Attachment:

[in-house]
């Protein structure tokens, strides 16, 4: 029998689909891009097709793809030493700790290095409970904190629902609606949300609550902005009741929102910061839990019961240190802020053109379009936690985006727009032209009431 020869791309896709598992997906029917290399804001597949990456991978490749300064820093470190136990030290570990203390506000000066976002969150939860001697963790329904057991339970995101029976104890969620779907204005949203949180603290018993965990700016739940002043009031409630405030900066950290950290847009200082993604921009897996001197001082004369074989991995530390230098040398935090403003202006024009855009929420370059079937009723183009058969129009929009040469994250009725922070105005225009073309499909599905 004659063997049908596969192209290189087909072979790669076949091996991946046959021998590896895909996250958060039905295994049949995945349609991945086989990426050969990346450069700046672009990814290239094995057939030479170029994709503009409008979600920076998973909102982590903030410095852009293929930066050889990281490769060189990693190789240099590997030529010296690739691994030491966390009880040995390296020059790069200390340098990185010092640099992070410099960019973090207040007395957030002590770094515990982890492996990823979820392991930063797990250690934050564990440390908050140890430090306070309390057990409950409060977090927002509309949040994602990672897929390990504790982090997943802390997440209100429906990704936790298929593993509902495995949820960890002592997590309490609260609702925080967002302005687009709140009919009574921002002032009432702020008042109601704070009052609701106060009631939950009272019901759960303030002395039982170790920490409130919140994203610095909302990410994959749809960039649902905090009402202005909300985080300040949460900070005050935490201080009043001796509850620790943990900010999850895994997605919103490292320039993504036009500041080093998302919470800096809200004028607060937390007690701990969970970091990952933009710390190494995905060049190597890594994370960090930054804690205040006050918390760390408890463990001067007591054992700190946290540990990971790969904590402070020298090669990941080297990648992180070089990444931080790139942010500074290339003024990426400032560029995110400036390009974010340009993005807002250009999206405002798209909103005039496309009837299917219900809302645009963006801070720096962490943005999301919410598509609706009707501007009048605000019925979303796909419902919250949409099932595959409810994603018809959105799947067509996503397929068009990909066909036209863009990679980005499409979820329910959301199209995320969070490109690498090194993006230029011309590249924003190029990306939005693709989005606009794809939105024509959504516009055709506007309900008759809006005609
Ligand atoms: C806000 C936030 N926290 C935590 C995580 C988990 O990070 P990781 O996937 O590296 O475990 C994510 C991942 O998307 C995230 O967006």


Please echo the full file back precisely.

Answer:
[in-house]
């Protein structure tokens, strides 16, 4: 029998689909891009097709793809030493700790290095409970904190629902609606949300609550902005009741929102910061839990019961240190802020053109379009936690985006727009032209009431 020869791309896709598992997906029917290399804001597949990456991978490749300064820093470190136990030290570990203390506000000066976002969150939860001697963790329904057991339970995101029976104890969620779907204005949203949180603290018993965990700016739940002043009031409630405030900066950290950290847009200082993604921009897996001197001082004369074989991995530390230098040398935090403003202006024009855009929420370059079937009723183009058969129009929009040469994250009725922070105005225009073309499909599905 004659063997049908596969192209290189087909072979790669076949091996991946046959021998590896895909996250958060039905295994049949995945349609991945086989990426050969990346450069700046672009990814290239094995057939030479170029994709503009409008979600920076998973909102982590903030410095852009293929930066050889990281490769060189990693190789240099590997030529010296690739691994030491966390009880040995390296020059790069200390340098990185010092640099992070410099960019973090207040007395957030002590770094515990982890492996990823979820392991930063797990250690934050564990440390908050140890430090306070309390057990409950409060977090927002509309949040994602990672897929390990504790982090997943802390997440209100429906990704936790298929593993509902495995949820960890002592997590309490609260609702925080967002302005687009709140009919009574921002002032009432702020008042109601704070009052609701106060009631939950009272019901759960303030002395039982170790920490409130919140994203610095909302990410994959749809960039649902905090009402202005909300985080300040949460900070005050935490201080009043001796509850620790943990900010999850895994997605919103490292320039993504036009500041080093998302919470800096809200004028607060937390007690701990969970970091990952933009710390190494995905060049190597890594994370960090930054804690205040006050918390760390408890463990001067007591054992700190946290540990990971790969904590402070020298090669990941080297990648992180070089990444931080790139942010500074290339003024990426400032560029995110400036390009974010340009993005807002250009999206405002798209909103005039496309009837299917219900809302645009963006801070720096962490943005999301919410598509609706009707501007009048605000019925979303796909419902919250949409099932595959409810994603018809959105799947067509996503397929068009990909066909036209863009990679980005499409979820329910959301199209995320969070490109690498090194993006230029011309590249924003190029990306939005693709989005606009794809939105024509959504516009055709506007309900008759809006005609
Ligand atoms: C806000 C936030 N926290 C935590 C995580 C988990 O990070 P990781 O996937 O590296 O475990 C994510 C991942 O998307 C995230 O967006």